"Submarino", a stark drama about life at the bottom of society, sees the 40-year-old Thomas Vinterberg, director of "Festen" / "Celebration" returning to his starting point in realism. "Submarino" is based on a novel by Danish writer Jonas T. Bengtsson.
Vibrancy and exploration were key to Pernille Fischer Christensen's work on her third feature, "A Family", now competing for the Golden Bear in Berlin. No newcomer to the Berlinale, Christensen's feature film debut "A Soap" swept up Berlin's Silver Bear and Best First Feature Award in 2006.
Birger Larsen was immediately drawn to the story of the two brothers Anton and Buller, and the technical challenge it implied, when he heard the idea for "Super Brother" one day when he picked up the phone. At the other end of the line was the screenwriter and producer Åke Sandgren, describing his story.
No Birdman of Alcatraz or evil prison guard made it into the Danish prison film "R" – capital R, as in realism. Kim Skotte talks to the director duo Michael Noer and Tobias Lindholm about their debuting feature film "R".
Adolescence is not an easy time, as legs grow long and hormones rage, even less so if you're like Nadja, the 13-year-old protagonist of Alice de Champfleury's "Sun Shine", all by yourself on a beach full of happy families and you miss having a dad.
"Out of Love", the first documentary by awardwinning fiction director Birgitte Stærmose, is about the lives of Kosovar-Albanian street kids in Pristina. Roaming the richly atmospheric locations of Stærmose's Pristina, they recite monologues about their lives, memories and the challenges they face.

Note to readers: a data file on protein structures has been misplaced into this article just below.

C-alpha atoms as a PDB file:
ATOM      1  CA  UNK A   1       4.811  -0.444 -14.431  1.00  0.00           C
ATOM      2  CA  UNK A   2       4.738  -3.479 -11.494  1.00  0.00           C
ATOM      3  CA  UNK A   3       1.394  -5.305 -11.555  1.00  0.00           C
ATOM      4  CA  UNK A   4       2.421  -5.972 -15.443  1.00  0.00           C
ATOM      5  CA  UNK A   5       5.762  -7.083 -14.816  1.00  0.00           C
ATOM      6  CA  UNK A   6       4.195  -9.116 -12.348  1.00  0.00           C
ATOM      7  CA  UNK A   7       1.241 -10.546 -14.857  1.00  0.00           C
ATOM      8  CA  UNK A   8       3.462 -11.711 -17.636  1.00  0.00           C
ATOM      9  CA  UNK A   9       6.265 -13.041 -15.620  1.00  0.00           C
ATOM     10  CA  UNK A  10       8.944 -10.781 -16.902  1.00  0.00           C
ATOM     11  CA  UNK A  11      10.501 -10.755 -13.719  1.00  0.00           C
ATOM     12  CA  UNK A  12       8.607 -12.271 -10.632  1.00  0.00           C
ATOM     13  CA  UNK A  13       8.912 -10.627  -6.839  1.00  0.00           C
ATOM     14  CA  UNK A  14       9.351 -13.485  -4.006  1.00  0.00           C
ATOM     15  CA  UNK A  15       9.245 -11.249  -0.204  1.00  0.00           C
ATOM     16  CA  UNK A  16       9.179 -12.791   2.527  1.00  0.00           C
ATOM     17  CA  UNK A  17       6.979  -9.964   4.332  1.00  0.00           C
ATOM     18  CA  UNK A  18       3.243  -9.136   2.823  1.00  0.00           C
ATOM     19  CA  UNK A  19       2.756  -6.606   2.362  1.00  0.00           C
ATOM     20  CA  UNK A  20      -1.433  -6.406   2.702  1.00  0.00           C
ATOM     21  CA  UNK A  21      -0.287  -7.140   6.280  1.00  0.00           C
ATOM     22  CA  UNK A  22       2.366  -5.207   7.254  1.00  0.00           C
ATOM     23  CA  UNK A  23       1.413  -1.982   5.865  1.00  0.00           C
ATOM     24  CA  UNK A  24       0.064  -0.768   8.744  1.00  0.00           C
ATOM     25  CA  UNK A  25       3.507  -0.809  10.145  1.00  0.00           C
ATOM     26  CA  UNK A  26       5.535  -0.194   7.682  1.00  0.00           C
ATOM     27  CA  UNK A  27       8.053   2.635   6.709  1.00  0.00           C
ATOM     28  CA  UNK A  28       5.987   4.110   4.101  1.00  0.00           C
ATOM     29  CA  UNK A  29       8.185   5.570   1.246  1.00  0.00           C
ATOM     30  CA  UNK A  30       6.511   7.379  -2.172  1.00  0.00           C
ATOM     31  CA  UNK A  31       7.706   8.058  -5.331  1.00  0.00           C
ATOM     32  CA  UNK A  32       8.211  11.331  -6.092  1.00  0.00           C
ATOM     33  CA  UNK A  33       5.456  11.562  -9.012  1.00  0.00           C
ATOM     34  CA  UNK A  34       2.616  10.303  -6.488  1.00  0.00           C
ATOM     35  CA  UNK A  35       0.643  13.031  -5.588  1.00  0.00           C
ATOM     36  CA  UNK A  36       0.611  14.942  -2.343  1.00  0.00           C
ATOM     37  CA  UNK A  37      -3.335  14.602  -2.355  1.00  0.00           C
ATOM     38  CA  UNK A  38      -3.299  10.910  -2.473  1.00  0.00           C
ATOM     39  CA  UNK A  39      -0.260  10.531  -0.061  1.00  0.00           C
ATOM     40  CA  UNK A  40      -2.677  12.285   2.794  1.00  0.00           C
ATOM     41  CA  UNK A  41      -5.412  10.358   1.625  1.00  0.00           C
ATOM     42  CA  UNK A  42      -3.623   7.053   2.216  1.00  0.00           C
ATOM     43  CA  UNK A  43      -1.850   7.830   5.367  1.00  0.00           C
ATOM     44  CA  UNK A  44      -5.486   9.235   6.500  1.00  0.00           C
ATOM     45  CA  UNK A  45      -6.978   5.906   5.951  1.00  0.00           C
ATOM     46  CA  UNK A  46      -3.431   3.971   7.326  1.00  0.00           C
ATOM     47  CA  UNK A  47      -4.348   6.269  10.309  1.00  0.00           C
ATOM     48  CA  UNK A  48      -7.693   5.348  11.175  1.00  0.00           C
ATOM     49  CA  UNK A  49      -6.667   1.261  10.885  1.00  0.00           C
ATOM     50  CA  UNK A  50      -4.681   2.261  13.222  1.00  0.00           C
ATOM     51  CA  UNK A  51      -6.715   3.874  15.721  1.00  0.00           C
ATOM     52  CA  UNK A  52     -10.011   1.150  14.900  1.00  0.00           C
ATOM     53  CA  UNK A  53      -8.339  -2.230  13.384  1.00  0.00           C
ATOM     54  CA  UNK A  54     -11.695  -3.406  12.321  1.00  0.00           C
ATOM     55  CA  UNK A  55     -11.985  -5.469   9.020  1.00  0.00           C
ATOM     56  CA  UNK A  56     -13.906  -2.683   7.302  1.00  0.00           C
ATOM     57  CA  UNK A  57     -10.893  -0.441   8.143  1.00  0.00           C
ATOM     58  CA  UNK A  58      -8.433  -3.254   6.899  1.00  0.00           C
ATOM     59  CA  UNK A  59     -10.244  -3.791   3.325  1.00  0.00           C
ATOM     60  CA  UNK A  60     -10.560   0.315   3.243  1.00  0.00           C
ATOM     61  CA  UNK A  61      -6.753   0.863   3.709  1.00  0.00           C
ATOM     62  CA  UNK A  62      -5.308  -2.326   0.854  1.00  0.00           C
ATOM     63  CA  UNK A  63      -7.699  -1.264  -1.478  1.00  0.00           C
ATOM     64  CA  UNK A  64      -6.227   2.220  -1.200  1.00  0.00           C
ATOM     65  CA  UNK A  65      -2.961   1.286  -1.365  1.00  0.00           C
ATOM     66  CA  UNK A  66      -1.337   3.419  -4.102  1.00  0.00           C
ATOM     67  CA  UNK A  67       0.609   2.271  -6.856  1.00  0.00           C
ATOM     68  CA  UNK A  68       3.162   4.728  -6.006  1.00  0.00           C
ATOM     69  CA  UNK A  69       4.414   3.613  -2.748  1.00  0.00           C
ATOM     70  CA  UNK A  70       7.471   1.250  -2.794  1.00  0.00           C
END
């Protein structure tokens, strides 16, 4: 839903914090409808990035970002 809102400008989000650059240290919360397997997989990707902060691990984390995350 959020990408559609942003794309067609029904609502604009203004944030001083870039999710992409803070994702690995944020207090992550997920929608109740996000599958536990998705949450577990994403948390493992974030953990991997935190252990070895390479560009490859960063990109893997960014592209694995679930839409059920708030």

Siri Melchior's Whistleless, a short animated film for pre-schoolers, is a colourful fable bursting with music and joy – about a poor little bird who can't whistle, but learns how once he stops listening to everyone's well-meant advice.
Louise Friedberg's debut feature "The Experiment" (working title) shines a light on a dark chapter of Danish history. Denmark, today a small, relatively peaceful country with an international reputation as a climate-friendly nation of bicyclists, until 1953 was a colonial power wielding its might to commit state-sanctioned abuse against Greenlandic children.
"Everything Will Be Fine" is the fourth feature by Christoffer Boe, whose "Reconstruction" won the Camera d'or at Cannes 2003. Now the genre-savvy Danish director, 35, is taking political thrillers and all their paranoid trappings for a spin.
Copenhagen-based, Tine Klint – former Head of Sales at Nordisk Film (now TrustNordisk) – launched in the autumn of 2009 a new international sales and distribution agency.
Film agents sell films. TV agents sell TV shows. Toy dealers sell dolls. And telecoms sell mobile content. But what if your concepts and stories aren't tied to any one medium?
Danish films left their footprint on the international scene in 2009. Practically every film festival, large and small, selected Danish films for its programme. In all, Danish films brought home an impressive 118 awards and honours.
Film lovers the world over know Greenland as a compelling backdrop of high skies, wildlife and endless snow. But Greenland is much more than just a scenic location. "Nuummioq", the first professional Greenlandic feature film ever, shows us the country as it is today. The film was recently selected for Sundance 2010. FILM talks to producer Mikisoq H. Lynge about "Nuummioq".